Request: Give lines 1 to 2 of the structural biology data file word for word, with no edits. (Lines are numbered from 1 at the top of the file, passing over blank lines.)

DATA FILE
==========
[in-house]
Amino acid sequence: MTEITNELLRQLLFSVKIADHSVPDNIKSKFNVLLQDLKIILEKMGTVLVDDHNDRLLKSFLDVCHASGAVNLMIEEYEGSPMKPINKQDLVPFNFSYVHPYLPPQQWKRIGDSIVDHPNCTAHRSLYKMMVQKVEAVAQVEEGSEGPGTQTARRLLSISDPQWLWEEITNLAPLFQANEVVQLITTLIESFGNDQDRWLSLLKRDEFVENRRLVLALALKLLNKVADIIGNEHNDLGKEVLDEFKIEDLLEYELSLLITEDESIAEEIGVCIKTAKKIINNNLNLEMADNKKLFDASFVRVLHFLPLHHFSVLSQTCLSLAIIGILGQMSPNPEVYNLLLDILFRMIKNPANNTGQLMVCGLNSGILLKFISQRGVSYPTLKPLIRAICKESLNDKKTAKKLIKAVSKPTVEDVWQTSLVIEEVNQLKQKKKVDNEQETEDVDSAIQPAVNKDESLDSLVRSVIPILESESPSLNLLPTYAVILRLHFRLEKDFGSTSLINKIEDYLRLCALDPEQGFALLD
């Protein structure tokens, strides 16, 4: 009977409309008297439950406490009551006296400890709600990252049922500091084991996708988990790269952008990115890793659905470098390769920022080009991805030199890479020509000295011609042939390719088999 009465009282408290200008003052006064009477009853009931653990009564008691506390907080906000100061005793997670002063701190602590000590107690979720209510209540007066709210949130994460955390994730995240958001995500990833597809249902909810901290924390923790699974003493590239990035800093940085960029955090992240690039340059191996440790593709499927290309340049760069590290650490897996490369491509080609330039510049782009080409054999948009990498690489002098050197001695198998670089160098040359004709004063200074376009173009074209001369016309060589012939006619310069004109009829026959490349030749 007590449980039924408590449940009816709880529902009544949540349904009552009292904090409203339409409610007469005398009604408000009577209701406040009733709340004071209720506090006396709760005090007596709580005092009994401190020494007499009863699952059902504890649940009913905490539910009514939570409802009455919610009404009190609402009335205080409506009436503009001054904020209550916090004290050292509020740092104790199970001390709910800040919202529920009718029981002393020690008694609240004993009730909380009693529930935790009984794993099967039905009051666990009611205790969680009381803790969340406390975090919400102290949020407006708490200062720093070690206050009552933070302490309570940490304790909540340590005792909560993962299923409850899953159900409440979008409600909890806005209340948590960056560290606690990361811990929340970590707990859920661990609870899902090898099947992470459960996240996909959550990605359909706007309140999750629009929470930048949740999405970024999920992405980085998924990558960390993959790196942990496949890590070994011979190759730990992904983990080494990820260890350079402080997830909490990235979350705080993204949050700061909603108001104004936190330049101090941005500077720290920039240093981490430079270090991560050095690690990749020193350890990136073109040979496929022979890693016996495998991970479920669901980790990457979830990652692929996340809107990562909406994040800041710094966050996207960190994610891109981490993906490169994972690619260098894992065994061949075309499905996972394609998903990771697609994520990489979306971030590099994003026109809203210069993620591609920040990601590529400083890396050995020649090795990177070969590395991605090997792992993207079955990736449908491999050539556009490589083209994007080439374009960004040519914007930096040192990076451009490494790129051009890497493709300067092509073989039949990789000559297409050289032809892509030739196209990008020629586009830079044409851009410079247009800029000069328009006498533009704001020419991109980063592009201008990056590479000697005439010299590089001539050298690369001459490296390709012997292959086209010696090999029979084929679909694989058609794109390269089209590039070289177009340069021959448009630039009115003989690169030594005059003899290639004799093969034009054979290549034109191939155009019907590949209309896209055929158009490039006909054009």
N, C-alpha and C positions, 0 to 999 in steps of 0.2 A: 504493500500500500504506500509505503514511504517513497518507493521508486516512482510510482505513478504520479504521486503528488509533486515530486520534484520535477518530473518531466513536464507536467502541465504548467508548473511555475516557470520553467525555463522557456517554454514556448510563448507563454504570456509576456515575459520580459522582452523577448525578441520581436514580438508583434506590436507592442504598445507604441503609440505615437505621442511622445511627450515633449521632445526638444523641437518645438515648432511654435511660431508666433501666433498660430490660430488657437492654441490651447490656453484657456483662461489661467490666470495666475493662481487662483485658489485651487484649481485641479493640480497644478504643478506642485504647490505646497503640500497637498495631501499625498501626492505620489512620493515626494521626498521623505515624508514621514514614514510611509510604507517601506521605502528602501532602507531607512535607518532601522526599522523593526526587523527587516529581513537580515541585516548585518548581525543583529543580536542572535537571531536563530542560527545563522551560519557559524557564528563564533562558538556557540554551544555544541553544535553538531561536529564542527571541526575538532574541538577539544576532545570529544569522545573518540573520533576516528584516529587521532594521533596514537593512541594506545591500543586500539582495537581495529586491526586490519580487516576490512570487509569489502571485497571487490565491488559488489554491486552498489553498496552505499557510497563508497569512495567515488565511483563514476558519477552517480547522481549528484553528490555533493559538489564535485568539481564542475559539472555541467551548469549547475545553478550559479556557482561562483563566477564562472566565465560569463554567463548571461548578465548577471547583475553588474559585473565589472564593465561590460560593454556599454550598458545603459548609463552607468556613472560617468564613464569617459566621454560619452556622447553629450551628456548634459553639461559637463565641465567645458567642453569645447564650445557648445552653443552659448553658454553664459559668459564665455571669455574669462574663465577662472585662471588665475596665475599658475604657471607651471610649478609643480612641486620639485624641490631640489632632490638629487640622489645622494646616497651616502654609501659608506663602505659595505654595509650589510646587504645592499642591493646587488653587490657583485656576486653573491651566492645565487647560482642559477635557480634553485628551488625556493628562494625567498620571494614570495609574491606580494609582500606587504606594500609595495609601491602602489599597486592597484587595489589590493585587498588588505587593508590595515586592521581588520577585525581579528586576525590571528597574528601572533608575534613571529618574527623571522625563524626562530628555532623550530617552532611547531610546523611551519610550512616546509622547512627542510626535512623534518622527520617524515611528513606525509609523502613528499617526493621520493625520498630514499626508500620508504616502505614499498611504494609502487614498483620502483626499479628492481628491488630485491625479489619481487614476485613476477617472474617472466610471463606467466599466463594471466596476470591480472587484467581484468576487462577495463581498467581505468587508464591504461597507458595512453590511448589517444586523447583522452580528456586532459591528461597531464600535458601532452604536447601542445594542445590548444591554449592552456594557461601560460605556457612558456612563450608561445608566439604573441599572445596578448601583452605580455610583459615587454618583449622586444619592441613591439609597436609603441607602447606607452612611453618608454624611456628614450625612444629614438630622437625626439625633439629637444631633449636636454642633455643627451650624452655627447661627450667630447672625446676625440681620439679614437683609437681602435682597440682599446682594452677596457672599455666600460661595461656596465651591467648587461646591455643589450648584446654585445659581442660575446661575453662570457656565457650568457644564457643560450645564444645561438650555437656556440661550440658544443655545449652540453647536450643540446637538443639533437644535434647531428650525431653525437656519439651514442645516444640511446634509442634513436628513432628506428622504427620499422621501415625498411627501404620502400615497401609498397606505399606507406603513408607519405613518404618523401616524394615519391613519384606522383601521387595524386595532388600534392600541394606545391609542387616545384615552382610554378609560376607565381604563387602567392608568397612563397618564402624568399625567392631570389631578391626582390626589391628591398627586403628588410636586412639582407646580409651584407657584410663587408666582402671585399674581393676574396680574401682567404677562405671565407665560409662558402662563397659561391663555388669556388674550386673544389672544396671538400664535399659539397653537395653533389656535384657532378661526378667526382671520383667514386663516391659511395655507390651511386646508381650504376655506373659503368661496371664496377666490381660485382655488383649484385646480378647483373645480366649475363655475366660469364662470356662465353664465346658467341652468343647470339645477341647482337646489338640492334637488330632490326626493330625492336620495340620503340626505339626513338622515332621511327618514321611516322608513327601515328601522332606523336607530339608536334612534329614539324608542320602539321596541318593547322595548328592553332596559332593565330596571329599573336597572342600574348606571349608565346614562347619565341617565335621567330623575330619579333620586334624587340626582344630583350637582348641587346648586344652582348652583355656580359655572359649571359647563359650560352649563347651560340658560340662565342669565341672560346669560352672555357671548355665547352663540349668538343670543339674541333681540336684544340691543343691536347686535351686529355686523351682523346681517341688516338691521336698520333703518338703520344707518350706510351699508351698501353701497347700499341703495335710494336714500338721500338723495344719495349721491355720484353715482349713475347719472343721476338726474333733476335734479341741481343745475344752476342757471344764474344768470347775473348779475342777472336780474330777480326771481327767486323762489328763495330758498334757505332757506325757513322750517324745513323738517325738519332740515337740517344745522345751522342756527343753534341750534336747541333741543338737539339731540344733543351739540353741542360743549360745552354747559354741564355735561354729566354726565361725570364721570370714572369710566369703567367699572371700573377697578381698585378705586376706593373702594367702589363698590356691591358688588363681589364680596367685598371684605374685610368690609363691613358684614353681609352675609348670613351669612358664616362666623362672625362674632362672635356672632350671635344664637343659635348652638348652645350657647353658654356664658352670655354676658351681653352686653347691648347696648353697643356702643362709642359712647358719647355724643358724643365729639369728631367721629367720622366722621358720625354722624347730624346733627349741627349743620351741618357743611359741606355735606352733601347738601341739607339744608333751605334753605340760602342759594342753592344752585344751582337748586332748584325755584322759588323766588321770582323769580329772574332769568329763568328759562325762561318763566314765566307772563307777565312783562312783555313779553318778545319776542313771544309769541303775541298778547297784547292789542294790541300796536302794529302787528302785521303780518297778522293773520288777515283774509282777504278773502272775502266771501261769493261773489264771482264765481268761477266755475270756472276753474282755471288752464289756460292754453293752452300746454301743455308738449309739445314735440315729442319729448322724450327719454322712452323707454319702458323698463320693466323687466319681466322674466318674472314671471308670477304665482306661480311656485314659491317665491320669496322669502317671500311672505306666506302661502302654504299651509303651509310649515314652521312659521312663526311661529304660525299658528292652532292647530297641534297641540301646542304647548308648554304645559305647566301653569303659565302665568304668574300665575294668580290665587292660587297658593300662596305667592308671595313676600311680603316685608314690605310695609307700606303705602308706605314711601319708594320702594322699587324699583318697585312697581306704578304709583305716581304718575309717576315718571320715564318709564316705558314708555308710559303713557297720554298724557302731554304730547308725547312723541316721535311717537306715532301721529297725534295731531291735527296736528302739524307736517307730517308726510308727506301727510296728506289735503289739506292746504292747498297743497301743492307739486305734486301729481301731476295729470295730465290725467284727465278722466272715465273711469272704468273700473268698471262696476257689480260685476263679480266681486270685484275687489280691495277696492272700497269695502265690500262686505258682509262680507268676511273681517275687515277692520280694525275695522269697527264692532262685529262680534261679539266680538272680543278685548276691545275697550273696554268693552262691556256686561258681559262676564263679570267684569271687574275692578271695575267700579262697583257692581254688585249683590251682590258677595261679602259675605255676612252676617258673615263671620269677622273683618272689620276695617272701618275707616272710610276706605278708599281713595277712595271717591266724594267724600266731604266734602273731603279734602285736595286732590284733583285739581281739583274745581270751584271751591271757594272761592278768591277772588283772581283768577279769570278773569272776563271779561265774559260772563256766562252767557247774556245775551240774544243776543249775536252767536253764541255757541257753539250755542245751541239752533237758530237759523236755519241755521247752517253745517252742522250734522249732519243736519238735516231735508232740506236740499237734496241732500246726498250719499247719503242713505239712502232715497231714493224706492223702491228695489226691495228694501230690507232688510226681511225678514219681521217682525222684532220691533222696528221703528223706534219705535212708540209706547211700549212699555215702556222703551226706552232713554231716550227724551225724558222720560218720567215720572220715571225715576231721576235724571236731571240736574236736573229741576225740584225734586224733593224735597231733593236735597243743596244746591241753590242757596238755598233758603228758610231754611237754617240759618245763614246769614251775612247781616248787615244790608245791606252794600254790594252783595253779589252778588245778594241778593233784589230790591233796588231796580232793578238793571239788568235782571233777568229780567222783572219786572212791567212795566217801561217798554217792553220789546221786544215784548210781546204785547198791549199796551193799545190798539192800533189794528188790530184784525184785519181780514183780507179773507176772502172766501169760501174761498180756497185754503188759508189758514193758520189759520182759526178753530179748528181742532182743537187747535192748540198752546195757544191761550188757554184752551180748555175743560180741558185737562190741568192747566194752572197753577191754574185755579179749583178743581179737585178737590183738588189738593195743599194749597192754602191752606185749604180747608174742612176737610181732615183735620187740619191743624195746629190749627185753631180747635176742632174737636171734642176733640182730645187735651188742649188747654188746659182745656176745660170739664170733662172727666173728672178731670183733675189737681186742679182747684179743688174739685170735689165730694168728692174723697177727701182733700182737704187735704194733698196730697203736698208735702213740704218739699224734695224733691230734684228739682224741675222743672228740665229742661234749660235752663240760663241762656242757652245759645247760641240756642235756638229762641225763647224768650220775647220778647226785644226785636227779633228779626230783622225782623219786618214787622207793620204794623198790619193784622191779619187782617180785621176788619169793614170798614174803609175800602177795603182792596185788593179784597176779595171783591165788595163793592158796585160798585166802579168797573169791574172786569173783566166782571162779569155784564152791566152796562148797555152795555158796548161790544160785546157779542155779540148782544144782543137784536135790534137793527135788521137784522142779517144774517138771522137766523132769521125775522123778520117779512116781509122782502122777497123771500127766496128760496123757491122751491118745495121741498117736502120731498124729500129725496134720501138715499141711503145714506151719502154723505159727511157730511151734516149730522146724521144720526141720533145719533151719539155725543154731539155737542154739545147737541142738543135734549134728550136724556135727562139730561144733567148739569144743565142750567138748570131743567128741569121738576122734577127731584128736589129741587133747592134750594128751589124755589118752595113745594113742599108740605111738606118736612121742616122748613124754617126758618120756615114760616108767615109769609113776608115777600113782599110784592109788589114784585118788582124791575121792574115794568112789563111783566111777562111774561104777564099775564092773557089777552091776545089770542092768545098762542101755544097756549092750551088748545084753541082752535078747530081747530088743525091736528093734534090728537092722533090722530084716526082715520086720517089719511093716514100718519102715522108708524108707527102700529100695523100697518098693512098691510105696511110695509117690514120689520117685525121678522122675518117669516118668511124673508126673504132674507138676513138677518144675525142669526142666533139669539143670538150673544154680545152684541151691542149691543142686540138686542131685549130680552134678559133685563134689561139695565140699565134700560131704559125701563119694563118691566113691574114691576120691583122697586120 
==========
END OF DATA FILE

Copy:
[in-house]
Amino acid sequence: MTEITNELLRQLLFSVKIADHSVPDNIKSKFNVLLQDLKIILEKMGTVLVDDHNDRLLKSFLDVCHASGAVNLMIEEYEGSPMKPINKQDLVPFNFSYVHPYLPPQQWKRIGDSIVDHPNCTAHRSLYKMMVQKVEAVAQVEEGSEGPGTQTARRLLSISDPQWLWEEITNLAPLFQANEVVQLITTLIESFGNDQDRWLSLLKRDEFVENRRLVLALALKLLNKVADIIGNEHNDLGKEVLDEFKIEDLLEYELSLLITEDESIAEEIGVCIKTAKKIINNNLNLEMADNKKLFDASFVRVLHFLPLHHFSVLSQTCLSLAIIGILGQMSPNPEVYNLLLDILFRMIKNPANNTGQLMVCGLNSGILLKFISQRGVSYPTLKPLIRAICKESLNDKKTAKKLIKAVSKPTVEDVWQTSLVIEEVNQLKQKKKVDNEQETEDVDSAIQPAVNKDESLDSLVRSVIPILESESPSLNLLPTYAVILRLHFRLEKDFGSTSLINKIEDYLRLCALDPEQGFALLD